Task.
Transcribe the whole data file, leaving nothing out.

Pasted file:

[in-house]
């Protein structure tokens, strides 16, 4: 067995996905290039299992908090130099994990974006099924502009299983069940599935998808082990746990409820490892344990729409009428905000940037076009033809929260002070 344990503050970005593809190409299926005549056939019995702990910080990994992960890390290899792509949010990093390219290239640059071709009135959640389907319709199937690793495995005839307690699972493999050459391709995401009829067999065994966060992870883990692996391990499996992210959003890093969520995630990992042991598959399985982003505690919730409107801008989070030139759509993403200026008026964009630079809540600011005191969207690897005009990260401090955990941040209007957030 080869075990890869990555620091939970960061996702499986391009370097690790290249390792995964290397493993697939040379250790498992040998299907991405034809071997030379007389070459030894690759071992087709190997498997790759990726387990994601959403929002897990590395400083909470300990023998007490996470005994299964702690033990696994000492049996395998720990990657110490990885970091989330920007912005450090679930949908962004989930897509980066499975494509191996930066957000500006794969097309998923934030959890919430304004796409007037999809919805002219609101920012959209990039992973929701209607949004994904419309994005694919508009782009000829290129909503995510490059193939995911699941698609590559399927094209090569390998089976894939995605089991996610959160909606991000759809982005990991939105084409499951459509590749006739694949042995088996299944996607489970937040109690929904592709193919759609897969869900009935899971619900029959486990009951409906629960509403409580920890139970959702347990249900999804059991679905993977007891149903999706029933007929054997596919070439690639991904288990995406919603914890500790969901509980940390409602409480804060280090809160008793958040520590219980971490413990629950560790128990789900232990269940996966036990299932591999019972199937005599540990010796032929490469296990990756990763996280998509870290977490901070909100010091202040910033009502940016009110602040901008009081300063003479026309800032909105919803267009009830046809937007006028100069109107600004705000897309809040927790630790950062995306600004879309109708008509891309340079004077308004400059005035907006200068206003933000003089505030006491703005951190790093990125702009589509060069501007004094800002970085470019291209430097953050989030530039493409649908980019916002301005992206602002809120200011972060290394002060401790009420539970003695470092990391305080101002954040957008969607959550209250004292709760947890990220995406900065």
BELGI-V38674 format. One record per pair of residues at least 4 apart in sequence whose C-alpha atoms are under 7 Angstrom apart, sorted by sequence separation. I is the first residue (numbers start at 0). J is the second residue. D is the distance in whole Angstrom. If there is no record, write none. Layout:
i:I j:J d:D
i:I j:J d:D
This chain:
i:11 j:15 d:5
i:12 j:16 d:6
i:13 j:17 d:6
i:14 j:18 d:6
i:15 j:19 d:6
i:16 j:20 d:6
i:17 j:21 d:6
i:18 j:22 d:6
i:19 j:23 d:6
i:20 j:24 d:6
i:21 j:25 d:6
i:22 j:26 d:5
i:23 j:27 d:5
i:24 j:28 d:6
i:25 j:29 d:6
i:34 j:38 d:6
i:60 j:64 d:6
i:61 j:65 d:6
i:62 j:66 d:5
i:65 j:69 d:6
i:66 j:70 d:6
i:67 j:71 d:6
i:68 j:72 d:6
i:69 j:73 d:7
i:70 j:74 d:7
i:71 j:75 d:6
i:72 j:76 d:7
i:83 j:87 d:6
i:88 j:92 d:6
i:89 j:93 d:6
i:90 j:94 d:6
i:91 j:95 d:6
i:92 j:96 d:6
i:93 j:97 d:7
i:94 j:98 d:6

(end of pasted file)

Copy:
[in-house]
């Protein structure tokens, strides 16, 4: 067995996905290039299992908090130099994990974006099924502009299983069940599935998808082990746990409820490892344990729409009428905000940037076009033809929260002070 344990503050970005593809190409299926005549056939019995702990910080990994992960890390290899792509949010990093390219290239640059071709009135959640389907319709199937690793495995005839307690699972493999050459391709995401009829067999065994966060992870883990692996391990499996992210959003890093969520995630990992042991598959399985982003505690919730409107801008989070030139759509993403200026008026964009630079809540600011005191969207690897005009990260401090955990941040209007957030 080869075990890869990555620091939970960061996702499986391009370097690790290249390792995964290397493993697939040379250790498992040998299907991405034809071997030379007389070459030894690759071992087709190997498997790759990726387990994601959403929002897990590395400083909470300990023998007490996470005994299964702690033990696994000492049996395998720990990657110490990885970091989330920007912005450090679930949908962004989930897509980066499975494509191996930066957000500006794969097309998923934030959890919430304004796409007037999809919805002219609101920012959209990039992973929701209607949004994904419309994005694919508009782009000829290129909503995510490059193939995911699941698609590559399927094209090569390998089976894939995605089991996610959160909606991000759809982005990991939105084409499951459509590749006739694949042995088996299944996607489970937040109690929904592709193919759609897969869900009935899971619900029959486990009951409906629960509403409580920890139970959702347990249900999804059991679905993977007891149903999706029933007929054997596919070439690639991904288990995406919603914890500790969901509980940390409602409480804060280090809160008793958040520590219980971490413990629950560790128990789900232990269940996966036990299932591999019972199937005599540990010796032929490469296990990756990763996280998509870290977490901070909100010091202040910033009502940016009110602040901008009081300063003479026309800032909105919803267009009830046809937007006028100069109107600004705000897309809040927790630790950062995306600004879309109708008509891309340079004077308004400059005035907006200068206003933000003089505030006491703005951190790093990125702009589509060069501007004094800002970085470019291209430097953050989030530039493409649908980019916002301005992206602002809120200011972060290394002060401790009420539970003695470092990391305080101002954040957008969607959550209250004292709760947890990220995406900065």
BELGI-V38674 format. One record per pair of residues at least 4 apart in sequence whose C-alpha atoms are under 7 Angstrom apart, sorted by sequence separation. I is the first residue (numbers start at 0). J is the second residue. D is the distance in whole Angstrom. If there is no record, write none. Layout:
i:I j:J d:D
i:I j:J d:D
This chain:
i:11 j:15 d:5
i:12 j:16 d:6
i:13 j:17 d:6
i:14 j:18 d:6
i:15 j:19 d:6
i:16 j:20 d:6
i:17 j:21 d:6
i:18 j:22 d:6
i:19 j:23 d:6
i:20 j:24 d:6
i:21 j:25 d:6
i:22 j:26 d:5
i:23 j:27 d:5
i:24 j:28 d:6
i:25 j:29 d:6
i:34 j:38 d:6
i:60 j:64 d:6
i:61 j:65 d:6
i:62 j:66 d:5
i:65 j:69 d:6
i:66 j:70 d:6
i:67 j:71 d:6
i:68 j:72 d:6
i:69 j:73 d:7
i:70 j:74 d:7
i:71 j:75 d:6
i:72 j:76 d:7
i:83 j:87 d:6
i:88 j:92 d:6
i:89 j:93 d:6
i:90 j:94 d:6
i:91 j:95 d:6
i:92 j:96 d:6
i:93 j:97 d:7
i:94 j:98 d:6